The Behavior of Law, special edition. Bingley, UK: Emerald Group Publishing, Ltd., 2010.
By Donald Black
"Creative work requires a willingness to take risks, and I felt at the time (and still do) that I would rather fail at something very important and challenging than succeed at something more pedestrian and manageable."
– Donald Black
Hailed as one of the most important works in the history of sociology, and a precursor to the revolutionary theoretical approach of pure sociology, this short and lucid book is as relevant today as when it was first published in 1976.
To honour this seminal book, Emerald is pleased to announce that it will publish a special edition of the complete text, including a number of additional features:
- A new foreword from Mark Cooney
- An interview with the author, entitled 'How Law Behaves'
- Reflections from a number of prominent sociologists on The Behavior of Law's impact over the last thirty years
- Author profile written by Randall Collins
At the heart of The Behavior of Law are a number of key principles linking law to other dimensions of social life, such as structures of intimacy, inequality, culture, and organization. These principles predict and explain a vast range of legal patterns, such as what people define as illegal, when they call the police or initiate a lawsuit, who wins in court, the severity of punishment, and the amount of damages a court might award.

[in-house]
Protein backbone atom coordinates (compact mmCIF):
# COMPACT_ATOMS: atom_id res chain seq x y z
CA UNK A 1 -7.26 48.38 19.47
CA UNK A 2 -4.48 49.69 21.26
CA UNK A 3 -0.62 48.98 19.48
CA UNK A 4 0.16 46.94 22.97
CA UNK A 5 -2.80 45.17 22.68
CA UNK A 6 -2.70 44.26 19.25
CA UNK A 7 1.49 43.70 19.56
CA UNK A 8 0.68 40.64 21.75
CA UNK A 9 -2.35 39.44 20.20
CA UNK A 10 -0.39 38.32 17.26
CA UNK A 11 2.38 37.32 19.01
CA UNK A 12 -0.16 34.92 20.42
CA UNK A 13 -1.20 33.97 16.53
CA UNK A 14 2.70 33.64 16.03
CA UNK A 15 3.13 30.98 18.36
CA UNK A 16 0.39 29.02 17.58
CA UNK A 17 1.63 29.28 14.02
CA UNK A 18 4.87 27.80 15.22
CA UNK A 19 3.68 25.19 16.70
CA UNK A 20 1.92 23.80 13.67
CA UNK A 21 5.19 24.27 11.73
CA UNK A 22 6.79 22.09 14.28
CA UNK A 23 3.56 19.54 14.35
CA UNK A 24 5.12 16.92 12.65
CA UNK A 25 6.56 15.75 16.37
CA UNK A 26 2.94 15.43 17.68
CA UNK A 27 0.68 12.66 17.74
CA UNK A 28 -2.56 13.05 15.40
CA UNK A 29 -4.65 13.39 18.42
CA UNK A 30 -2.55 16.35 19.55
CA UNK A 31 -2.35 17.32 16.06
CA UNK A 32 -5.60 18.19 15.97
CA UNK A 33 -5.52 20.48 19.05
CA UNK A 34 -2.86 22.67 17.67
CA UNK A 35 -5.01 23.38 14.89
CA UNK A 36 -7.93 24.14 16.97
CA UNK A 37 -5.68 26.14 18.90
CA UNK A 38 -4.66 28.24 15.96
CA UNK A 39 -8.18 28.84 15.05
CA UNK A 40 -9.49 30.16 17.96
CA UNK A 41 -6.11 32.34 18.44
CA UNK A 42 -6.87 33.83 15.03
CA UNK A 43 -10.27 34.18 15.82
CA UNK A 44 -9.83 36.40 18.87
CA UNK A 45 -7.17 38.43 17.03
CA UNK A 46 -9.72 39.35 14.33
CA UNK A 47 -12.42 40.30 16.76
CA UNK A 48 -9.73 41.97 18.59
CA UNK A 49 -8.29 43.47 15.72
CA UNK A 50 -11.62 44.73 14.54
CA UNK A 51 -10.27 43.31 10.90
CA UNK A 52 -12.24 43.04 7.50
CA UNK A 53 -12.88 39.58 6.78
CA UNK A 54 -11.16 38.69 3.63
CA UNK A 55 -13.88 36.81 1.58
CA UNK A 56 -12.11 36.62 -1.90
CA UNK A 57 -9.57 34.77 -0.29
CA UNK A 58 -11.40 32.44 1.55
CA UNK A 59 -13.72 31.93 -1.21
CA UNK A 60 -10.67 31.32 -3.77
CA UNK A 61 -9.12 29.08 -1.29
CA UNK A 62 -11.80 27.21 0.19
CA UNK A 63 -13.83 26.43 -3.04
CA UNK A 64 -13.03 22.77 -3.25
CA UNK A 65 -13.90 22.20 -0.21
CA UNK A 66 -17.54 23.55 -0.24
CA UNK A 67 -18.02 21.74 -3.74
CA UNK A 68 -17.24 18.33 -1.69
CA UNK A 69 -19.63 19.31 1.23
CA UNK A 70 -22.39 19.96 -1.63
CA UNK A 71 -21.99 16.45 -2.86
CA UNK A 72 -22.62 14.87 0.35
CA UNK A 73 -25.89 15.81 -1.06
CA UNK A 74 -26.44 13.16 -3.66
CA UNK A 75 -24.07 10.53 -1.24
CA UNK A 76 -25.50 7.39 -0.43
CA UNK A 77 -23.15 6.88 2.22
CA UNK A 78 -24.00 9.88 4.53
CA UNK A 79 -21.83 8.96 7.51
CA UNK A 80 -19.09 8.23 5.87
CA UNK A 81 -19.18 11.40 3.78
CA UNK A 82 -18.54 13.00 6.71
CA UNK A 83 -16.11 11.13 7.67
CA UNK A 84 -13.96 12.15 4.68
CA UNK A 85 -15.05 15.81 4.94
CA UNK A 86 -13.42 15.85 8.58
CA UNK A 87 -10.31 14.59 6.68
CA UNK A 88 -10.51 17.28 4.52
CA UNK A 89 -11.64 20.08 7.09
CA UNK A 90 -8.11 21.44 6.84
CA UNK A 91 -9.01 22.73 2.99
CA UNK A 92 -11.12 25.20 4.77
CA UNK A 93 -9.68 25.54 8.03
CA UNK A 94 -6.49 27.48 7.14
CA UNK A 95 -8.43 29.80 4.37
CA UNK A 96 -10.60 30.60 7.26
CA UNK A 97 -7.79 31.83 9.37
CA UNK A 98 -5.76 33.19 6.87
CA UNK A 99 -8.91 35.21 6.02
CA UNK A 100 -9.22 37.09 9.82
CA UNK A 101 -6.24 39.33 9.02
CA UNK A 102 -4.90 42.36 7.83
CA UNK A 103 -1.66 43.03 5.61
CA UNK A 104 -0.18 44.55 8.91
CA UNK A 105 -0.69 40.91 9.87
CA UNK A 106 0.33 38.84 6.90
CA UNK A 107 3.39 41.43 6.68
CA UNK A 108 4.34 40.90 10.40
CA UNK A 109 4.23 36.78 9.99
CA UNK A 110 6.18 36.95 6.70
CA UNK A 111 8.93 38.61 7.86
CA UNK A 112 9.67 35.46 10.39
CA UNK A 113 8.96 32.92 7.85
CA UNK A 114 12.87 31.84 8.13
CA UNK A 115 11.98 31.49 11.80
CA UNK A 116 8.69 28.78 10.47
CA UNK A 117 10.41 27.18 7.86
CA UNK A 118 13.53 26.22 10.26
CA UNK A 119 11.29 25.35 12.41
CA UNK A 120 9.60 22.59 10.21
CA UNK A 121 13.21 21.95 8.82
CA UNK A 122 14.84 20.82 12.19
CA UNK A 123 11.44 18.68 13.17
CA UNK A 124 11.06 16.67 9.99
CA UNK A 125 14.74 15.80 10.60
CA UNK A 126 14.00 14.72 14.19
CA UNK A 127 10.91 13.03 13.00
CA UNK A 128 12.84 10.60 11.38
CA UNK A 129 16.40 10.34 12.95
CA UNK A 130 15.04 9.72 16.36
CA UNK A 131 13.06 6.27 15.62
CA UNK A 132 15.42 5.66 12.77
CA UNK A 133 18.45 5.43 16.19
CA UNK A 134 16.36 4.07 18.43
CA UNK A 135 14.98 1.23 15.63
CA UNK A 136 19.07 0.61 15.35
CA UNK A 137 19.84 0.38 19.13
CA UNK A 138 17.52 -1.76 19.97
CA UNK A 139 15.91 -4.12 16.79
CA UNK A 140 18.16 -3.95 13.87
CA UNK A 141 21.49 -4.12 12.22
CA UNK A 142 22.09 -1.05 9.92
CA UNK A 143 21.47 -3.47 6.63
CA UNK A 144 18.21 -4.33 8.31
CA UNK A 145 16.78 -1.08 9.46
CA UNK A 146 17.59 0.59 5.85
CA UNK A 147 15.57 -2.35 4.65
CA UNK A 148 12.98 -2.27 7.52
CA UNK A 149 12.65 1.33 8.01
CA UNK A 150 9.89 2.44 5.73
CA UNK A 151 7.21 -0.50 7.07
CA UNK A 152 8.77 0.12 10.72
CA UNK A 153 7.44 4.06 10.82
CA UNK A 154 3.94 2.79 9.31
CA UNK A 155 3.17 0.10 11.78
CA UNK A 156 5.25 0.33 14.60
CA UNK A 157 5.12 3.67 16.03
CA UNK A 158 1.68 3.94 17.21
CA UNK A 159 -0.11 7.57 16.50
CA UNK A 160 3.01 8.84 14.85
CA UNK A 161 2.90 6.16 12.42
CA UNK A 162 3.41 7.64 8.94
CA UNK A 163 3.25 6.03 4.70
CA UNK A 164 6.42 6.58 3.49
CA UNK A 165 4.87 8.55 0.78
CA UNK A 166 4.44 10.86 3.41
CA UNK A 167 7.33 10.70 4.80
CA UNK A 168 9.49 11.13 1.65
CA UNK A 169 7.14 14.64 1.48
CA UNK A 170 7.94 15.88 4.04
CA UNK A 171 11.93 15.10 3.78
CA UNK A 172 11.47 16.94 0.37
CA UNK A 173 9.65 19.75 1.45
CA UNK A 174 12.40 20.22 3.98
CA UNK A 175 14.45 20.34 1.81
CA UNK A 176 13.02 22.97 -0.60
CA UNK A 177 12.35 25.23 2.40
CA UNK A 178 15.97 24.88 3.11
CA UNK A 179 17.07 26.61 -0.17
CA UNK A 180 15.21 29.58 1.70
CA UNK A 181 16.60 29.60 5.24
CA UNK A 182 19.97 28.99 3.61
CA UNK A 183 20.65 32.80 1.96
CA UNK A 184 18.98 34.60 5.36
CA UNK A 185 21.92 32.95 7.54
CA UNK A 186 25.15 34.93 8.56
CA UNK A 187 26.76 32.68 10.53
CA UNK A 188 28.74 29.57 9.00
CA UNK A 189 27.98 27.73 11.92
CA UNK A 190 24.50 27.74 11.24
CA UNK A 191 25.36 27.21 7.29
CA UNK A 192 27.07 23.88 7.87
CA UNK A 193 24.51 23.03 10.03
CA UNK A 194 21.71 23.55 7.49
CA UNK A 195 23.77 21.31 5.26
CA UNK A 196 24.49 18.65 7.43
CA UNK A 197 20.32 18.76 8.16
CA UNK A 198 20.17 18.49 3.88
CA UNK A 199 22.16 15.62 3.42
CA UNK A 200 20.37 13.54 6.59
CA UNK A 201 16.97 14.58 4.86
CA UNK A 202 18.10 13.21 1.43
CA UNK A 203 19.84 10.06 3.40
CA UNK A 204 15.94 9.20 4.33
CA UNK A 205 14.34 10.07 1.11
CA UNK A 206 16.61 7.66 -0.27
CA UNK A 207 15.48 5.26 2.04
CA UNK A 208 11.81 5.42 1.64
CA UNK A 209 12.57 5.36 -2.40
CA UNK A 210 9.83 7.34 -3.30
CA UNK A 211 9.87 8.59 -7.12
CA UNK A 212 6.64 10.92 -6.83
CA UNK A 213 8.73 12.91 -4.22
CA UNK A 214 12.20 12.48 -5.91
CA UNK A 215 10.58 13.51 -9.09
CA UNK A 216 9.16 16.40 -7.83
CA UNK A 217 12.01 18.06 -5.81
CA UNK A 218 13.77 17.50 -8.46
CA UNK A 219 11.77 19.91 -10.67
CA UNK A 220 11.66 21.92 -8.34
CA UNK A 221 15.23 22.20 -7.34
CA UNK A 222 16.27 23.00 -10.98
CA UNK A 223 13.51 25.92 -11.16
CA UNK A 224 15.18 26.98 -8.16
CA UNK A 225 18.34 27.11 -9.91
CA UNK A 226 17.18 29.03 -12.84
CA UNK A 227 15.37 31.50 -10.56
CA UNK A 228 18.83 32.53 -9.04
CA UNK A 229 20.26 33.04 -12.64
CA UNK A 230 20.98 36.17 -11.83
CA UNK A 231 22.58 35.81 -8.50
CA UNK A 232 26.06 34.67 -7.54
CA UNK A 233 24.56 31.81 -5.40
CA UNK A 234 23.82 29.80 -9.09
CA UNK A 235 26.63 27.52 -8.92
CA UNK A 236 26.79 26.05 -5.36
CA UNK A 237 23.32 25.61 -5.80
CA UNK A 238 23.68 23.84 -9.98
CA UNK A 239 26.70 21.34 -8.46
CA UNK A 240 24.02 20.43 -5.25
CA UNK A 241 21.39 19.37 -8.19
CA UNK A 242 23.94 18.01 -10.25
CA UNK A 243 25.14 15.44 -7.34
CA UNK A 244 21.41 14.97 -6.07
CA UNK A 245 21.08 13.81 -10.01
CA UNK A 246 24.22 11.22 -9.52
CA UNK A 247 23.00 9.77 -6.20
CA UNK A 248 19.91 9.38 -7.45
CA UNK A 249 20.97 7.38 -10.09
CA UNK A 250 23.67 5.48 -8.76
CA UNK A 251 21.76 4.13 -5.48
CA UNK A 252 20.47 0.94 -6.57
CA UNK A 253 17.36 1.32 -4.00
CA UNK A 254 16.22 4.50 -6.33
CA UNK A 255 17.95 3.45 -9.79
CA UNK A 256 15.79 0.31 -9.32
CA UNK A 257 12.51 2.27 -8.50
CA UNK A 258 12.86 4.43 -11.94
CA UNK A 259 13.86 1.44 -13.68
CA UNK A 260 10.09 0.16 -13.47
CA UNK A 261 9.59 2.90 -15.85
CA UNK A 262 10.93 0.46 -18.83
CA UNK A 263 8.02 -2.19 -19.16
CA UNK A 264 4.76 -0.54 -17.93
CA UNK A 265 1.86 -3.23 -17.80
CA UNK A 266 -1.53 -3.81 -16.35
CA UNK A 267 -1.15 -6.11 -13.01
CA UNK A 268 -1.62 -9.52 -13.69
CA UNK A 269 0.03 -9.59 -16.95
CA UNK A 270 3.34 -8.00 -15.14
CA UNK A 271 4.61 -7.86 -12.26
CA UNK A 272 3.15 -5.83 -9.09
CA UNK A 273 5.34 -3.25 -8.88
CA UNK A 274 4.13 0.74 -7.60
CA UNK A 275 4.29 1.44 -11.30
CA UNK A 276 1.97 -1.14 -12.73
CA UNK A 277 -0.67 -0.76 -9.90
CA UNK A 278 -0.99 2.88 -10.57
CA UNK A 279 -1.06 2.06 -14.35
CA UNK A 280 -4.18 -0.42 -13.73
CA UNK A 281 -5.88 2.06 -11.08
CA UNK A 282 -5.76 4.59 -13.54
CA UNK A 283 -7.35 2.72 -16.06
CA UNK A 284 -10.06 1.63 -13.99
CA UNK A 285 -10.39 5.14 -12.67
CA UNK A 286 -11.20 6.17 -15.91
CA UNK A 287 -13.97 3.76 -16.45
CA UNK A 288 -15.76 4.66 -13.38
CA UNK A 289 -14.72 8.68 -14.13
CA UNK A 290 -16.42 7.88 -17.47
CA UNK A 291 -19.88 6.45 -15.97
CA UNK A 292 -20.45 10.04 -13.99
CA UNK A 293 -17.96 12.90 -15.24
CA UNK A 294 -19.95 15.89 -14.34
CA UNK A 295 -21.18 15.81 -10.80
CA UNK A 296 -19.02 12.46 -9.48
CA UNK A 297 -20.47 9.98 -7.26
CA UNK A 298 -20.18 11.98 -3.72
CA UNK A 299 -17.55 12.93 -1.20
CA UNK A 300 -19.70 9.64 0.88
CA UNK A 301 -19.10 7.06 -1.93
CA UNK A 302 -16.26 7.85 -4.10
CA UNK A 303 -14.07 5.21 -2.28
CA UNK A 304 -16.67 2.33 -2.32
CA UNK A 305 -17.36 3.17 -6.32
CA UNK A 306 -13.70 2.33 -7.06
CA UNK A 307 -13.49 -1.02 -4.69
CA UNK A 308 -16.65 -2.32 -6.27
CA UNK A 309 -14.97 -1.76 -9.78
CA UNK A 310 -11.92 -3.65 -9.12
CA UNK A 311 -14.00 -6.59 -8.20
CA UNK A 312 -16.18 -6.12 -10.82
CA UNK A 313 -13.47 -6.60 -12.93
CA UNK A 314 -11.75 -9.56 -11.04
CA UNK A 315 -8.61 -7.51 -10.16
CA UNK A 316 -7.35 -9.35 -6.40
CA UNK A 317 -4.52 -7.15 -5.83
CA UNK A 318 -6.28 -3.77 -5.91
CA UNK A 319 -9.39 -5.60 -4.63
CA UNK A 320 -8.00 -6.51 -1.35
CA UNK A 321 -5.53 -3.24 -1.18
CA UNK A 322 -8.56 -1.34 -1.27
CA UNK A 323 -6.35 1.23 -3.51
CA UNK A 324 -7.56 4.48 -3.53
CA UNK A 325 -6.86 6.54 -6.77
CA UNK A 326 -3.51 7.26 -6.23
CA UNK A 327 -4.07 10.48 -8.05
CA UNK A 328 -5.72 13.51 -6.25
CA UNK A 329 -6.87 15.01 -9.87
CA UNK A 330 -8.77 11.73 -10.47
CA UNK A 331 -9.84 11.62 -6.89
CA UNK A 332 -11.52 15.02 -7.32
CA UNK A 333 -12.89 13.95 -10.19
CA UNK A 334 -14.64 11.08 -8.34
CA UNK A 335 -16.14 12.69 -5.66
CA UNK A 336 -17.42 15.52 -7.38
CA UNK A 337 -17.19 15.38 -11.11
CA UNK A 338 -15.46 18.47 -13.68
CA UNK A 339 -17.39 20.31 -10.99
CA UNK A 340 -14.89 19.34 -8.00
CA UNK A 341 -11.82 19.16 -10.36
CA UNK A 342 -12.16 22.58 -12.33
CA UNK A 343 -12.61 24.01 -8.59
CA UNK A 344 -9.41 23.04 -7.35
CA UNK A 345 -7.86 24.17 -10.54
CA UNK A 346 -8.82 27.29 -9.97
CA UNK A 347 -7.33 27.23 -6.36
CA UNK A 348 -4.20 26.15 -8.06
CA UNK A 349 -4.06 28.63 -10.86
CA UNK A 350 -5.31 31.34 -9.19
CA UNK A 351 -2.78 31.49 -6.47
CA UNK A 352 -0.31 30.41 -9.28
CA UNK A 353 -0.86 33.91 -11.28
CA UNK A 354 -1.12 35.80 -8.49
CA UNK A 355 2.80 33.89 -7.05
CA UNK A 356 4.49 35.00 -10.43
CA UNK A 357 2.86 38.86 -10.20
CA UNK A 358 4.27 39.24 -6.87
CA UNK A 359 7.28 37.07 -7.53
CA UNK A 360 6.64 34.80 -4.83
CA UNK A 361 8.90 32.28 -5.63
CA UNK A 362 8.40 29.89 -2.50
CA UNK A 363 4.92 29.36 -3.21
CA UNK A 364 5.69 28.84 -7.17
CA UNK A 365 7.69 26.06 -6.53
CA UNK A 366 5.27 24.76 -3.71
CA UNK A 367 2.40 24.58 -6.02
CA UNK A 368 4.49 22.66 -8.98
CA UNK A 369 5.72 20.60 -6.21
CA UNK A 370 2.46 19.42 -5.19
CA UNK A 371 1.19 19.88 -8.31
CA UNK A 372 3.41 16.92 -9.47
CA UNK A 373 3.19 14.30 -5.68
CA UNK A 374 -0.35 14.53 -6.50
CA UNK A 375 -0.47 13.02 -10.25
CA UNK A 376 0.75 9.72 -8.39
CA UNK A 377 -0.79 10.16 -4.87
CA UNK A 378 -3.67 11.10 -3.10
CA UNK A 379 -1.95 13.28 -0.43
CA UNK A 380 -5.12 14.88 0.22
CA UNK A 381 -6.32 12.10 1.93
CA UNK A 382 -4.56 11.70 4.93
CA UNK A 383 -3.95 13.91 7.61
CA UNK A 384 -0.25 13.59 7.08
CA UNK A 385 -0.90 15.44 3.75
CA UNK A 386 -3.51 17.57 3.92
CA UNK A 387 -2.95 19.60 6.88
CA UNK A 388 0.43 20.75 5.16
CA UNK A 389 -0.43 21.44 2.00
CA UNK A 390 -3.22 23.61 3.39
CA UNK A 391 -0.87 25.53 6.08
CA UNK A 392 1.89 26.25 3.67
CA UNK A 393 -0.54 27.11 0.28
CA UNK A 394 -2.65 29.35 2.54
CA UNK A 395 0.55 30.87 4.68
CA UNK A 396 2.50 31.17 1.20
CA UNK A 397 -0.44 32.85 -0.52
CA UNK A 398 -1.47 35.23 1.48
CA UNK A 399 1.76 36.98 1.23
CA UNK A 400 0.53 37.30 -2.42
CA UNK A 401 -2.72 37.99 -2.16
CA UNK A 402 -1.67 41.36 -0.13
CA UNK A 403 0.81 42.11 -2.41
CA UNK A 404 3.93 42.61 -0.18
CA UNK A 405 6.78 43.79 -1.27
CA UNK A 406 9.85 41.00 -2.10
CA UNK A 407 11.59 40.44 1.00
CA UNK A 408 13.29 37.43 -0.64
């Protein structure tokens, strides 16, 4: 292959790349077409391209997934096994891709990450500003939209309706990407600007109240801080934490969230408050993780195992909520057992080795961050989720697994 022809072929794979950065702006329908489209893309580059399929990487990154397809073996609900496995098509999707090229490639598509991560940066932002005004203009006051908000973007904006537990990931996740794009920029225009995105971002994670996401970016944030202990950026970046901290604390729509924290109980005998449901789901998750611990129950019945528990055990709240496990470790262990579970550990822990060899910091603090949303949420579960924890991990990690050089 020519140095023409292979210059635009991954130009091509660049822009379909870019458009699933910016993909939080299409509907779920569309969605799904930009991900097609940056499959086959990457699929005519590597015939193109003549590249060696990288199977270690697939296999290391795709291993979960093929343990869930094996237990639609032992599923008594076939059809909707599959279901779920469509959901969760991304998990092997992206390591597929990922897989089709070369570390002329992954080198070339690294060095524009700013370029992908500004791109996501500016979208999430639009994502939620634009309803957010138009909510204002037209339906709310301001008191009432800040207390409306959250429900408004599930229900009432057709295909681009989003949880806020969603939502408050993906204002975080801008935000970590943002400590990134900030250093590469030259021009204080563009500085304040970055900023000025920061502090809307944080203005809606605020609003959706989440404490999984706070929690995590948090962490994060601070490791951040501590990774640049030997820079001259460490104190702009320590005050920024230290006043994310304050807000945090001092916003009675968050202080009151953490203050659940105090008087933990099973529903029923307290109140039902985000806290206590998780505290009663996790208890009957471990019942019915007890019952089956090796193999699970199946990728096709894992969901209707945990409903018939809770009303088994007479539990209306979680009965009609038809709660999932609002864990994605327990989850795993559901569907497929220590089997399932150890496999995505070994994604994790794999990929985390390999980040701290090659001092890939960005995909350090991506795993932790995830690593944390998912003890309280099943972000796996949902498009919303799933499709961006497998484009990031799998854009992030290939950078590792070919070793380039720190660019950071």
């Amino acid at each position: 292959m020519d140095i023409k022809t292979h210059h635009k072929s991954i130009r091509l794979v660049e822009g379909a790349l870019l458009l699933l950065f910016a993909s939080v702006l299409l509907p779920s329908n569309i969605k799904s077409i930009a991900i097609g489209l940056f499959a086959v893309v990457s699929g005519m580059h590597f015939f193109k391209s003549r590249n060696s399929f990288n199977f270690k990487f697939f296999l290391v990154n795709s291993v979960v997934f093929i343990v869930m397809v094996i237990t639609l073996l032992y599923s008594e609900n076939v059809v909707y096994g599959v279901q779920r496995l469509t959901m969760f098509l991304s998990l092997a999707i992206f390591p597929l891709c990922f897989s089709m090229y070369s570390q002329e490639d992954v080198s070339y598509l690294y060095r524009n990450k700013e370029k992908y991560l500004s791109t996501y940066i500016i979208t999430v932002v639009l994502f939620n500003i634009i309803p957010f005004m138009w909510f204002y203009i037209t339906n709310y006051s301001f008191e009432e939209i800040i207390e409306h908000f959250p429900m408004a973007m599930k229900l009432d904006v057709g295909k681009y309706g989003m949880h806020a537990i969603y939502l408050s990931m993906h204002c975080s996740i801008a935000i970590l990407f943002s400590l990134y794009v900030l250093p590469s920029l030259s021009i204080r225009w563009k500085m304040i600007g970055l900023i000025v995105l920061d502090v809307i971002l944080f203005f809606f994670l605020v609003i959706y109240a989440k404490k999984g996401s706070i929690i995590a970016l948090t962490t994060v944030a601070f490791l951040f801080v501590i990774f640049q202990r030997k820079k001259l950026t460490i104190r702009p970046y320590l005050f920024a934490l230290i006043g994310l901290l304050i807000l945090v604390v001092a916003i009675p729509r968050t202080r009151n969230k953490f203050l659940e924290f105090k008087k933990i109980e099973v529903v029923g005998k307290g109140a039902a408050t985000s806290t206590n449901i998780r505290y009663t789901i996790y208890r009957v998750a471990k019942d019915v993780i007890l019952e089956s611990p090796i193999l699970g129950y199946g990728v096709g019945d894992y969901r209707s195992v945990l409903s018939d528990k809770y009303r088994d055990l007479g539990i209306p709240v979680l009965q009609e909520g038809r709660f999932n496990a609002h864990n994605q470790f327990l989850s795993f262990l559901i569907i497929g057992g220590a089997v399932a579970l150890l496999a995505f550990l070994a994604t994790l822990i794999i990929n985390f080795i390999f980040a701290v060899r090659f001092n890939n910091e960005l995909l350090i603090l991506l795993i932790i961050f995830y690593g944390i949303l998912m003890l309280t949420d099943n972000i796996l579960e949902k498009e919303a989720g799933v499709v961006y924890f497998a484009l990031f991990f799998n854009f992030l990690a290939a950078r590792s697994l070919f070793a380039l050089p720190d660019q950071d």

The book's bold new methodology and concepts invite extension to other forms of social control, and the author shows their applicability to such subjects as etiquette, the treatment of mental illness, scientific ethics, and witchcraft accusations. The book also outlines the nature of anarchy as a social system and, when its theory is applied to current social trends, forecasts the future of law, including its eventual decline as a method of social control.
Remarkably, the theory is readily applicable to the behavior of law in any society, in any period of human history, and even predicts and explains the absence of law in stateless societies such as those of the Eskimo or Bushman.
To use its own imagery, The Behavior of Law maps out the geometry of social space and shows the location and direction of law within this space. It contains a theory that sociologists will long study, evaluate, and appreciate, and it will continue to be studied, tested, attacked, defended, and extended for many years to come. Sociologists, anthropologists, political scientists, and legal scholars will find it essential to be familiar with this book, and those interested in a scientific understanding of human society will experience a rare excitement in reading it.